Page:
• Gauze pads
      • Band-aid strips
      • Large bandages
      • Gauze rolls
      • First-aid tape


Burns can be very serious and can also lead to infection. There are burn kits that can be purchased without a prescription that contain burn creams, topical antibiotics and specially designed bandages developed specifically for burns. These bandages are saturated with antibiotics and lidocaine for topical pain relief. You can also find some of these items on the shelf, but they can be obscure and it seems that only the larger pharmacies carry a range of burn first-aid products.

      • Burn cream
      • Petroleum jelly
      • Non-stick antiseptic gauze

Orthopedic Relief

Many of us have hobbled around on a sprained ankle or knee, and put up with the pain of an injured arm or wrist. While pain relievers help, sometimes we need the added support and re-enforcement of a physical brace or wrap. Some of the braces can be a bit expensive in the $20 to $30 range, but if you ever have such an injury make sure you hold on to that knee or wrist brace for future use. Some orthopedic support can be improvised with elastic wraps and a sling improvised from a pillow case or baby-diaper, but that’s up to you.

      • Knee and ankle braces
      • Elastic wraps
      • Wrist brace
      • Finger splints
      • Arm sling

Eye care

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An eye injury can be as debilitating as a severe toothache. If our eyes are irritated, injured or scratched, the response falls somewhere between pain and panic. Pain relief is a critical consideration; a sterile washcloth soaked in warm water and held over the closed eye can help. From an OTC standpoint, a saline solution to rinse and disinfect the eye is worth considering, along with eye drops, an eye salve which is intended to be used with a soft, cotton eye pad and held in place with either first-aid tape or an eye patch.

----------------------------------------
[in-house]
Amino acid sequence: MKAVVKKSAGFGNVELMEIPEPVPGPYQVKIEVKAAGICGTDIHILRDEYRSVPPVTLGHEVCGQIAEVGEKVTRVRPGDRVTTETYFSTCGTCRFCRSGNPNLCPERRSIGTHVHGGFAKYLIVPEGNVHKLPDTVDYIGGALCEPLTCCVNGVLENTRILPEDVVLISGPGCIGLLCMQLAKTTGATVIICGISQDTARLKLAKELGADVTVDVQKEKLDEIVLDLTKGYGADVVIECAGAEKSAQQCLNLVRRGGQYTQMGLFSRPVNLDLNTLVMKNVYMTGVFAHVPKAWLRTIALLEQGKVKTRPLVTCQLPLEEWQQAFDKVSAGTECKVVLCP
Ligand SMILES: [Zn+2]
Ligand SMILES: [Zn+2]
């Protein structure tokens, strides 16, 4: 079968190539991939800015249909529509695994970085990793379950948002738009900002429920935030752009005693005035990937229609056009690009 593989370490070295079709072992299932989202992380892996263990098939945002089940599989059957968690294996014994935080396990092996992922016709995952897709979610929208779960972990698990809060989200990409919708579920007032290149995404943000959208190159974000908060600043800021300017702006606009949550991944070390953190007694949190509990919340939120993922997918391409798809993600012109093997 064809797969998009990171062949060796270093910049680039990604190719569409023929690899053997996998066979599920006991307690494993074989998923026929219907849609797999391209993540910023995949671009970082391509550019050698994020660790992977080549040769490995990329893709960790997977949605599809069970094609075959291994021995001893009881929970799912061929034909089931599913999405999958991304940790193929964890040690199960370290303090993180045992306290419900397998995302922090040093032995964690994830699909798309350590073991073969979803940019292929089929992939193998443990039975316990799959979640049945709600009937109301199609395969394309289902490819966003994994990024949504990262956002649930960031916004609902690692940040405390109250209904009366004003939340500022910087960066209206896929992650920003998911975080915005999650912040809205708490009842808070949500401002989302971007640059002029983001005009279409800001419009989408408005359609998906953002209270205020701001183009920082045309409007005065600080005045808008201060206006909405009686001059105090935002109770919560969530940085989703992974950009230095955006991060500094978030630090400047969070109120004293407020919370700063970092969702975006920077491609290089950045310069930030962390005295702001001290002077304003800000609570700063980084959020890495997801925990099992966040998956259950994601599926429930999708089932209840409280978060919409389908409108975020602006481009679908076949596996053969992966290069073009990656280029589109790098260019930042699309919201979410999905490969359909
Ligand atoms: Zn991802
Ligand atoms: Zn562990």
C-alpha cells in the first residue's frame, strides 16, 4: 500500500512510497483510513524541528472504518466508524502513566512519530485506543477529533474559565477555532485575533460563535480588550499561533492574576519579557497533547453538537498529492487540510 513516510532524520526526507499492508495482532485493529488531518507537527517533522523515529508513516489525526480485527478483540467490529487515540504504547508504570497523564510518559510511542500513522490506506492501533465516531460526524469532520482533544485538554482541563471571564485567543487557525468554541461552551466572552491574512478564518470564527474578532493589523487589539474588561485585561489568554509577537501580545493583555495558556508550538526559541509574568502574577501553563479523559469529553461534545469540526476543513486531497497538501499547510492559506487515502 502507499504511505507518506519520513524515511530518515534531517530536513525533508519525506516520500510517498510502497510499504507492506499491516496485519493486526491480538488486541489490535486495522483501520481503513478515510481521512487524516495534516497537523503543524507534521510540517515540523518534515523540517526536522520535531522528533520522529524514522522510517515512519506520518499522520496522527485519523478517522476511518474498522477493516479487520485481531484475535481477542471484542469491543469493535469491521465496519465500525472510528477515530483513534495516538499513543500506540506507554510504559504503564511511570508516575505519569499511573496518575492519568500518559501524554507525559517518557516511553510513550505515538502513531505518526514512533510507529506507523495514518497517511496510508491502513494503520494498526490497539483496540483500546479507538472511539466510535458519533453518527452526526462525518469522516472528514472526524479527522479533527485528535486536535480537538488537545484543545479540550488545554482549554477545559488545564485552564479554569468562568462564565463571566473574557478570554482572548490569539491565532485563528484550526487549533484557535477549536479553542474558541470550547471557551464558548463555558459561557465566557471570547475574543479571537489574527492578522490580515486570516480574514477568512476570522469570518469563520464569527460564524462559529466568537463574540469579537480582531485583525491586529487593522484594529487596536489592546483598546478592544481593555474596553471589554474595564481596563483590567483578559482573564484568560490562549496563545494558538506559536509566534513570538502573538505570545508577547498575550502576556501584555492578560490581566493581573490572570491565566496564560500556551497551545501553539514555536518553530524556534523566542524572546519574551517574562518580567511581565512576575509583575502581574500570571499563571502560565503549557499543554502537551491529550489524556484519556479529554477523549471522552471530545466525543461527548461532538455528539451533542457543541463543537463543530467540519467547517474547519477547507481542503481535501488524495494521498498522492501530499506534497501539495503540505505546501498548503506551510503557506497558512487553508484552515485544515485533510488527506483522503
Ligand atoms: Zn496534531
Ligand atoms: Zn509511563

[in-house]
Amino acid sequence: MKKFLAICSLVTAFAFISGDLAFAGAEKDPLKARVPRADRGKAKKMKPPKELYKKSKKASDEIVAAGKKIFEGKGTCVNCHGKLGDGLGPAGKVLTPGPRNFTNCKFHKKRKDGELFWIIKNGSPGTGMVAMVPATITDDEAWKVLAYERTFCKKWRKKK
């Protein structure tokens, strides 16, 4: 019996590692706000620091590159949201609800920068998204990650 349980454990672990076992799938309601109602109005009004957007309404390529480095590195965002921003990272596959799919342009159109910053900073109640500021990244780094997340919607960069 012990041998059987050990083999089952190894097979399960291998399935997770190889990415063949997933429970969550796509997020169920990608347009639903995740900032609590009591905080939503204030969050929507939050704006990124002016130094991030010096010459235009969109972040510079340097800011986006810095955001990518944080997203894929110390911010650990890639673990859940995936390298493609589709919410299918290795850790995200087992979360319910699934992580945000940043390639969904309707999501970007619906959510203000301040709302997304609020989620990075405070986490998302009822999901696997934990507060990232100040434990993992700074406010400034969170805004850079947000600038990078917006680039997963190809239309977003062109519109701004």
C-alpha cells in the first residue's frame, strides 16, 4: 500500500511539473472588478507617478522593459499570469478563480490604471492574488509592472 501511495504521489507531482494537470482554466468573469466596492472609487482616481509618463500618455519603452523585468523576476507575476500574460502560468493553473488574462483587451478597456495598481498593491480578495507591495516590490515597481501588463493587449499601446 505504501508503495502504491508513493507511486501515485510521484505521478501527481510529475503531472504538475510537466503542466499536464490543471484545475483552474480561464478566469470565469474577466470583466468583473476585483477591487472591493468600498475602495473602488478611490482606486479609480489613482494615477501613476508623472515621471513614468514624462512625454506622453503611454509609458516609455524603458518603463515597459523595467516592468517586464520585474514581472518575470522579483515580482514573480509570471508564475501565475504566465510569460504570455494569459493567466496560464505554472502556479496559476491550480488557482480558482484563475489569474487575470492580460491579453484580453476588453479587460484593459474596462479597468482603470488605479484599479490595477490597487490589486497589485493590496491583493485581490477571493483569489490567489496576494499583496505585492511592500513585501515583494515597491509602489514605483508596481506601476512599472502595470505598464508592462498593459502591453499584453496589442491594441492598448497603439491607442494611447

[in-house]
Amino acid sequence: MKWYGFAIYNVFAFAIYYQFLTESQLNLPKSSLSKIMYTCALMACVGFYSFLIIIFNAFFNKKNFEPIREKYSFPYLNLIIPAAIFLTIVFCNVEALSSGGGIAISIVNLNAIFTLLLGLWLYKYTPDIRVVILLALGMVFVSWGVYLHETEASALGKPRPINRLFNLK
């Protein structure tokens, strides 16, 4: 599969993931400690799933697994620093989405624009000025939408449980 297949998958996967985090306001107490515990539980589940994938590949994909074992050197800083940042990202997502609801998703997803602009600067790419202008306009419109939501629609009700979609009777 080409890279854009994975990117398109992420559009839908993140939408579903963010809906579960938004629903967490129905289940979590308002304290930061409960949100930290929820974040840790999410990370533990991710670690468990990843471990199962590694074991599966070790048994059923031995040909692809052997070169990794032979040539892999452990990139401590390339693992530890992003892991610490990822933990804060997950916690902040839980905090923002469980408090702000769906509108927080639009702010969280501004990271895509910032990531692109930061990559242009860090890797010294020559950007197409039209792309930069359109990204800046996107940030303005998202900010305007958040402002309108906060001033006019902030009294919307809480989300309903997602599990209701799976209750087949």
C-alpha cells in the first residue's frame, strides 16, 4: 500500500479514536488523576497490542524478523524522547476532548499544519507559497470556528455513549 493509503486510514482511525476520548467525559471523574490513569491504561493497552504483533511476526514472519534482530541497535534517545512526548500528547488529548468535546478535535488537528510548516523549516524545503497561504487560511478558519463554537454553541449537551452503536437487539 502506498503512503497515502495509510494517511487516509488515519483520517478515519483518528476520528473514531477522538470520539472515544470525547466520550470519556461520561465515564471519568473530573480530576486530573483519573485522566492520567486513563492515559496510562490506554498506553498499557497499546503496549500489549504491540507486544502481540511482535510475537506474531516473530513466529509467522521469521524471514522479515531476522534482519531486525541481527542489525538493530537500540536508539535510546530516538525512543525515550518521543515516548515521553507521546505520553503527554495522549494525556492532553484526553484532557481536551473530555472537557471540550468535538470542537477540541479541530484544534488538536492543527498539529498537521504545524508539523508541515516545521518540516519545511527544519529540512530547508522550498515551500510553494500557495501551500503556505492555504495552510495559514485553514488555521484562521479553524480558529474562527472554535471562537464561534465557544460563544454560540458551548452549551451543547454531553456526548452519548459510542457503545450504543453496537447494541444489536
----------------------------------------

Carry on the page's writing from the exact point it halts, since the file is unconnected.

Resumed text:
• Saline solution
      • Eye drops
      • Eye salve
      • Eye pads
      • Eye patches


Here’s one we don’t think about as much as we should. A severe toothache or injury to our teeth can make life miserable. There are various things you can assemble to aid any dental problems you have, or you can purchase a dental medical kit with both instructions and some necessary tools and supplies.

      • Floss
      • Cotton
      • Oral aesthetic such as Orajel or Anbesol
      • Temporary cavity filling mixture
      • Dental wax
      • Dental pick

Respiratory Relief

Coughs and sinus congestion are typically the signs of a cold or virus, although allergies can also be a cause. Depending on your family’s overall health, you can consider a range of medicines for respiratory relief. An inhaler can be bought over-the-counter to help with a chronic cough. A cough suppressant can also help to reduce coughing, while a cough-expectorant helps to get fluid and mucous out of the lungs and nasal passages.

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Nasal sprays can also help with sinus congestion, but use them as directed and don’t share them. You’ll just be passing around the cold.  There are throat sprays that provide some topical relief for a severe sore throat. If you or a family member succumbs to allergies, Benadryl or a generic antihistamine could also offer some relief.

        • Inhaler
        • Cough suppressant
        • Cough expectorant
        • Mucous relief tablets
        • Nasal spray
        • Throat spray
        • Benadryl or generic antihistamines

Gastro-intestinal distress

Diarrhea and vomiting can lead to dehydration and generally make us feel exhausted. While Tums or Rolaids or other antacids can help with indigestion, more potent medicines like Emetrol can help to relieve vomiting, while Kaopectate and Pepto-Bismol can relieve diarrhea to some degree. Zantac is somewhat expensive and there are generics for all of these medicines, but if you have a severe problem with indigestion you might want to have some in the medicine cabinet.

        • Tums or Rolaids
        • Emetrol
        • Pepto-Bismol
        • Kaopectate
        • Zantac

Antiseptic disinfectants